Harry D. Lombard – a Boston banker-turned-Los Angeles real estate investor, who later was actress Carole Lombard’s godfather – moved into his newly-completed fifteen-acre Grayhall Estate in 1916. He was living in the country, surrounded by chaparral-covered hills and mountains.
By 1916, only a handful of mansions had been built north of Sunset Boulevard, usually within a few blocks of The Beverly Hills Hotel, including Harry and Virginia Robinson’s home on Elden Way – and Burton E. Green’s estate on Lexington Road. Most of the several hundred residents of Beverly Hills lived in the flats south of Sunset Boulevard, and for good reason.
All of the roads near Grayhall – such as Summit Drive and even Benedict Canyon Drive – were still unpaved. They were dusty in summer and muddy troughs after heavy winter rains. Coldwater and Benedict Canyons were still ranch land and citrus groves. To get telephone service at Grayhall, Lombard had to build a line down to the five-year-old Beverly Hills Hotel.
Despite its rustic setting, Lombard’s two-story mansion – designed by architects Sumner P. Hunt and Silas R. Burns – was elegant and comfortable in every way, starting with the grounds. Lombard had graded the property and completed the estate’s gardens and other landscaping soon after buying it in 1913.
The mansion’s architectural style was an eclectic mix of traditional and then – contemporary elements based loosely on French Provençal, although some observers mistakenly described the house as Tudor or Tyrolean. The confusion, understandable – the house had a façade of costly gray stone, which gave the estate its name; a hipped slate roof with dormers; stone archways; and balconies with handsome ironwork. It also had expansive plate-glass windows –definitely not the French Provençal style – to take advantage of the spectacular ocean, city, and mountain views.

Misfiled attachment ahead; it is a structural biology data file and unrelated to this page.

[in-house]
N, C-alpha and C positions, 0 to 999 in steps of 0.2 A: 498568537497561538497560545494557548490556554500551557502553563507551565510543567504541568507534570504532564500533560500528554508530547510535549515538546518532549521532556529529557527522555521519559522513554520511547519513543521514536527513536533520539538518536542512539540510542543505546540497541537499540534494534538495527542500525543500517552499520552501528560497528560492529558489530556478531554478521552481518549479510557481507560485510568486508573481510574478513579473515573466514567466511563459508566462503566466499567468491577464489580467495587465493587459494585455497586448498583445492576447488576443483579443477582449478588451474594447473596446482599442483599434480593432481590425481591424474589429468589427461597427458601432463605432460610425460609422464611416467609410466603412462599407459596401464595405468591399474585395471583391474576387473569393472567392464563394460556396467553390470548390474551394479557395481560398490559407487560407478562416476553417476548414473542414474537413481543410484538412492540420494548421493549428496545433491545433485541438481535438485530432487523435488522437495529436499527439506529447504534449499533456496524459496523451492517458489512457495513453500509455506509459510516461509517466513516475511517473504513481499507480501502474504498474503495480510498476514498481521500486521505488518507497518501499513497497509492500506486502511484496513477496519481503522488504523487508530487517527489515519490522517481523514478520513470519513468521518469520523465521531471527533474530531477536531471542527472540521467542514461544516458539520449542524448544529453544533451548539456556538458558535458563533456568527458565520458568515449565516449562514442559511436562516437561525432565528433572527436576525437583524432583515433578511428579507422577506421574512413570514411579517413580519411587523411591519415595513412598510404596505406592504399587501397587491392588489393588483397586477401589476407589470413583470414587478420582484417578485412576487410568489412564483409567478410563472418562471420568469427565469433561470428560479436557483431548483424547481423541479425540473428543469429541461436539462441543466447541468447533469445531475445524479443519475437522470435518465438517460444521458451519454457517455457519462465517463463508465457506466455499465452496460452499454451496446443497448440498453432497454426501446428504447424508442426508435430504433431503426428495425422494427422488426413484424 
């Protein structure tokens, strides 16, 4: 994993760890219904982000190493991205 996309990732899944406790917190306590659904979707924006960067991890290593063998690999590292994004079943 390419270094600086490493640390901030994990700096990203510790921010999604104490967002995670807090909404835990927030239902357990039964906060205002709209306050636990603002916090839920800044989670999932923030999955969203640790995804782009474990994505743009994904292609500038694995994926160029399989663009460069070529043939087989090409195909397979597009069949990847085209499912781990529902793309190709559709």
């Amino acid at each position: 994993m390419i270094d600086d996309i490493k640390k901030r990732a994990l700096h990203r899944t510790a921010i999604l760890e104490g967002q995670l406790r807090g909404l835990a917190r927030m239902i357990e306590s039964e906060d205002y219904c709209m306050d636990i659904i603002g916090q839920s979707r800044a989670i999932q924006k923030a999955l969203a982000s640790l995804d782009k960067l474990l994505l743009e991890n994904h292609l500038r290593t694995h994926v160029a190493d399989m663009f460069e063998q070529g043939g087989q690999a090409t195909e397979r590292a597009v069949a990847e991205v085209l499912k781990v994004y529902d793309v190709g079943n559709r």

A June 18, 1916, Los Angeles Times article praised the Lombard mansion: “The stone blends with the color of the soil, the walls looking as though they had grown out of the hill top. The place is patterned after an old castle in the Tyrol, modified to suit local conditions. A spoon-shaped swimming pool, a fine tennis court and grounds laid out so that they might offer a finished setting for the mansion, complete the estate.” The driveway, which started at Laurel Way just off North Beverly Drive, ran half a mile to the mansion.
Despite its beauty and pioneering role in the foothills north of Sunset Boulevard, Grayhall’s greatest claim to fame; a tenant – movie superstar Douglas Fairbanks, Sr. By 1918, Fairbanks and Mary Pickford had been secret lovers for two years. He had divorced his first wife, and although Pickford had separated from her first husband, she was still legally married. Doug and Mary needed somewhere private to meet, and where better than an isolated country estate – Fairbanks leased Grayhall for a year.